Someone asked me about ferns and, aside from their unusual (blush) life cycle, I don’t know a lot about them, so I did what I usually do. I looked them up. There are 10,000 kinds of ferns. That is enough to make me cringe. I don’t want to be an expert. I just want a little information please. Well, my hubby, Metric Man, studied botany, so he got down some of his old books.
They turned out to be very old books because, when I checked them with things on the net, there was a huge difference in
information. Out came the newest book which is just on ferns in Costa Rica, but it was still dated 1989. Very sad, so back to the net.
Well, there seems to be agreement on four classes of ferns (some botanists say five [jeesh guys, make up your minds]) alive today and another four extinct classes. As much as I love hunting fossils, lets just stick to the live ones. The largest of the classes is the Polypodiopsida or Leptosporangiate ferns. Lets just call them the true ferns since that is how the American Fern Society (an international group) refers to them.
True ferns are the most common and the society states that there are about 12,000 different species around today. Luckily, the society has a lot of pictures to use for comparison with ferns you see in the wild, and they all come with names. What a relief. Still, with 12,000 species, finding out exactly what you have growing in sun or shade will be tricky. [It would be nice to stick with the class, Equisetopsida (horsetails), it, blessedly, has only 15 species, but you don’t see them much…]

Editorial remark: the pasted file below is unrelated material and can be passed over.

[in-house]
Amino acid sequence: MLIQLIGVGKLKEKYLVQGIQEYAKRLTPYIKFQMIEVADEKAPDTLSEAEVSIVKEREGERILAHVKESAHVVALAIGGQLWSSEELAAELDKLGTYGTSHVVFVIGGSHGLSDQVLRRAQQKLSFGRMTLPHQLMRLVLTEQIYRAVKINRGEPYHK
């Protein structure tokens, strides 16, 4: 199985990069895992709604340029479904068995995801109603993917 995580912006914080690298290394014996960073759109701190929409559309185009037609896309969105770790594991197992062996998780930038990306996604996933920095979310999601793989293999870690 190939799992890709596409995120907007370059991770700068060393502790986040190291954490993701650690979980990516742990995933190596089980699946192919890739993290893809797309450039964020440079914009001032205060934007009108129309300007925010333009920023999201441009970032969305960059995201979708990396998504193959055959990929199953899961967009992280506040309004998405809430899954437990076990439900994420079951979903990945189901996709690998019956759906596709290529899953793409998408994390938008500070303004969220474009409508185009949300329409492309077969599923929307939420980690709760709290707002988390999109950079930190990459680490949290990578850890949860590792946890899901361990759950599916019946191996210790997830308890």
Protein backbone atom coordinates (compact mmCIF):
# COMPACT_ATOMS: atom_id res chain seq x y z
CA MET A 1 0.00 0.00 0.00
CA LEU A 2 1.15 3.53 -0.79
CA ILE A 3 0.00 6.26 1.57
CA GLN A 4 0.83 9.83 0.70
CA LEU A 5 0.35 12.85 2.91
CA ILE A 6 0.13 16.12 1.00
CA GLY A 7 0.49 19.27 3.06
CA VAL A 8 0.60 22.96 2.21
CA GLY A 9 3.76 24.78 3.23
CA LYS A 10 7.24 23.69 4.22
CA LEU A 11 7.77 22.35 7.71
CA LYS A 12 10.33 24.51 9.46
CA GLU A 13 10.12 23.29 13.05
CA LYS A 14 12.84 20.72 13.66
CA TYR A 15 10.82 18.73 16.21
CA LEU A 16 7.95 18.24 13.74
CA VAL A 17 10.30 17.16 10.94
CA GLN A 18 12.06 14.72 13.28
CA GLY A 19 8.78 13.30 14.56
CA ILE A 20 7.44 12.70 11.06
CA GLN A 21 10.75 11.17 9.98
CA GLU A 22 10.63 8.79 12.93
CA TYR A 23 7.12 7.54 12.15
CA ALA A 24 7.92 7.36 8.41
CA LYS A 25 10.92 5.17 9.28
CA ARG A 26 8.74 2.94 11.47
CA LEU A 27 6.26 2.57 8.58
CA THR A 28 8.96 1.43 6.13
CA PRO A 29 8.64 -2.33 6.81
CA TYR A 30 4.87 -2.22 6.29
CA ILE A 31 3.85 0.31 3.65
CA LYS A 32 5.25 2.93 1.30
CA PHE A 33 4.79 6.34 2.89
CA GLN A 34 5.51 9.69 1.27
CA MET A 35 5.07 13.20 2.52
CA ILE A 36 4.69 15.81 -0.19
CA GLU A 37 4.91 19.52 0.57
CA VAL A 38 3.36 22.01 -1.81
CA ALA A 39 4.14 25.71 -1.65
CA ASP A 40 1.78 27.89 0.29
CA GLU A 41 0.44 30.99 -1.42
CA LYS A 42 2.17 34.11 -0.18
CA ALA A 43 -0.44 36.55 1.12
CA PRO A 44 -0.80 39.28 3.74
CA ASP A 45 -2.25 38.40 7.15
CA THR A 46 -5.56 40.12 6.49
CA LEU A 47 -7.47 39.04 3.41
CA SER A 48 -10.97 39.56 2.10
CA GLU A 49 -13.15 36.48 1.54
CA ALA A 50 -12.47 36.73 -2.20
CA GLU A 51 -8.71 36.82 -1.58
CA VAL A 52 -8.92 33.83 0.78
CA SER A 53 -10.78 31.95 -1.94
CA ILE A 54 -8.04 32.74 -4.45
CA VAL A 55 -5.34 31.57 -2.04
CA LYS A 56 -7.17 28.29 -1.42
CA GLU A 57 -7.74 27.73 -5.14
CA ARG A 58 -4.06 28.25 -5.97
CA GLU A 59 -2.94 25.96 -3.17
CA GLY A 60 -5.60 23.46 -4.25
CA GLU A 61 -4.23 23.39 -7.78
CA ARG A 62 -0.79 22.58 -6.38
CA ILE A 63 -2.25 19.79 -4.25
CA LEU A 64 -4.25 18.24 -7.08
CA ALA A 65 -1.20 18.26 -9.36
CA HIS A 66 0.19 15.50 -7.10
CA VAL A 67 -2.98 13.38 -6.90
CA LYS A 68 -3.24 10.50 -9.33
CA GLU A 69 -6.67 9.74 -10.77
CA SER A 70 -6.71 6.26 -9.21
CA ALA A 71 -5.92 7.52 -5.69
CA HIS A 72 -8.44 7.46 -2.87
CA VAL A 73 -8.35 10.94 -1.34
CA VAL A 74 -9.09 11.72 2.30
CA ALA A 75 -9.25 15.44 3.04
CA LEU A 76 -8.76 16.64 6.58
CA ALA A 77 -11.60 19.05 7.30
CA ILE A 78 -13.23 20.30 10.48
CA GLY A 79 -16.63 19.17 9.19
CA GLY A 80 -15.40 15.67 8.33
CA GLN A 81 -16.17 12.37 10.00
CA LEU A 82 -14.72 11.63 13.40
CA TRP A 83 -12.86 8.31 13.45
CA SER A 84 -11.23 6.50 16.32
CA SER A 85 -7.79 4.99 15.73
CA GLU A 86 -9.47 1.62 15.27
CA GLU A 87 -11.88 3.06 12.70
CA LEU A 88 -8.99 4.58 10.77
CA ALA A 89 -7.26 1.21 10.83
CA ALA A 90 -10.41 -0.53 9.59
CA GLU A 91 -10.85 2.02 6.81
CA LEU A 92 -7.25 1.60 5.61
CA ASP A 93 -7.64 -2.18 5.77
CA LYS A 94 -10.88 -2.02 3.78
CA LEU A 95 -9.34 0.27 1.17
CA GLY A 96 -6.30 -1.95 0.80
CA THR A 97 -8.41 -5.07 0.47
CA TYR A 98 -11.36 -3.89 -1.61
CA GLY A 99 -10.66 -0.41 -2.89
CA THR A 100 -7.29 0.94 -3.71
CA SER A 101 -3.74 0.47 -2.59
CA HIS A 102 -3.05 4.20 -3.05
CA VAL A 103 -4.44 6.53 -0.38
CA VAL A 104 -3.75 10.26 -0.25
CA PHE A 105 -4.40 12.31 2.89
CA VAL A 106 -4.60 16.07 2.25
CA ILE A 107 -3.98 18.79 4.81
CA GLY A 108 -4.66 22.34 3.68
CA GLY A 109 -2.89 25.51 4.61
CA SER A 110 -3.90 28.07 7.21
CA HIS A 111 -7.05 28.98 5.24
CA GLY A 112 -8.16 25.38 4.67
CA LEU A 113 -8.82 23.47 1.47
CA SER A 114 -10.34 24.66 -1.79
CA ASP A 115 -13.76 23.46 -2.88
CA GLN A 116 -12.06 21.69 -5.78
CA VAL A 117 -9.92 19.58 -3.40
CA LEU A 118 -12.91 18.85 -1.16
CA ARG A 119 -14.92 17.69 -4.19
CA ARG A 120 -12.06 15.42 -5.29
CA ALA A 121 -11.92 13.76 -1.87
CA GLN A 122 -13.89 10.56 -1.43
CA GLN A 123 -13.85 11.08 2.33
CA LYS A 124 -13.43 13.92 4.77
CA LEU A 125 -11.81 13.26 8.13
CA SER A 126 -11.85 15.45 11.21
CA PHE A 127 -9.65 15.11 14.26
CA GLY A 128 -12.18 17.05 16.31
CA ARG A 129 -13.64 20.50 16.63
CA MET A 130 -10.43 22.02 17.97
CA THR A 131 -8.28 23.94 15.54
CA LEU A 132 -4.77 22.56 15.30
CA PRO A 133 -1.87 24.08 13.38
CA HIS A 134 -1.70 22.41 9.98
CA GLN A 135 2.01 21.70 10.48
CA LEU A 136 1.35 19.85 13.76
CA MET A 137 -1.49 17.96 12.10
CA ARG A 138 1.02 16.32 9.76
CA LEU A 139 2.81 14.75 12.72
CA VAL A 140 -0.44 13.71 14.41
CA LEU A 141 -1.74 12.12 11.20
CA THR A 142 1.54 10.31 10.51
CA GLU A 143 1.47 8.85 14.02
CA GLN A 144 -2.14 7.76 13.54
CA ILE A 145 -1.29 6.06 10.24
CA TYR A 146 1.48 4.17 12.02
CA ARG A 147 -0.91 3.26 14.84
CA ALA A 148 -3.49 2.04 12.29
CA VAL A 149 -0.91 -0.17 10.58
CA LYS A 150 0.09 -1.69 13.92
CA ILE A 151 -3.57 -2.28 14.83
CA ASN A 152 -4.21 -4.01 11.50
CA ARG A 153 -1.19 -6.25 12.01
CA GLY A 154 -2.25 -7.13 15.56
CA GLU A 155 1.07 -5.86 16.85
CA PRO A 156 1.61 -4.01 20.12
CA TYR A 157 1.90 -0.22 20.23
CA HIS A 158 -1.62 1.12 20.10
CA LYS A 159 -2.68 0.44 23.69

So what, exactly, makes a fern a fern? Ferns have roots and stems (called rhizomes) like normal plants, but they have fronds instead of leaves, even though leaves and fronds have the same purpose. Fronds can be as small as 1/16 of an inch in length in the mosquito fern to 12 feet in length. Ferns don’t make flowers or seeds. Instead, they reproduce by spores, a tricky process. Spores develop on the bottom of the frond in all species of ferns except one (there had to be an exception).
The whisk fern (Psilotum) has its spores on the tips of fronds and the fronds are unusual as well. The fern society calls it: “probably the most primitive vascular plant still in existence” and suggest it is related to the first land plants.
Well, I hope that aroused your interest in this ancient group of plants. As for me, I am going to be looking for whisk ferns from now on.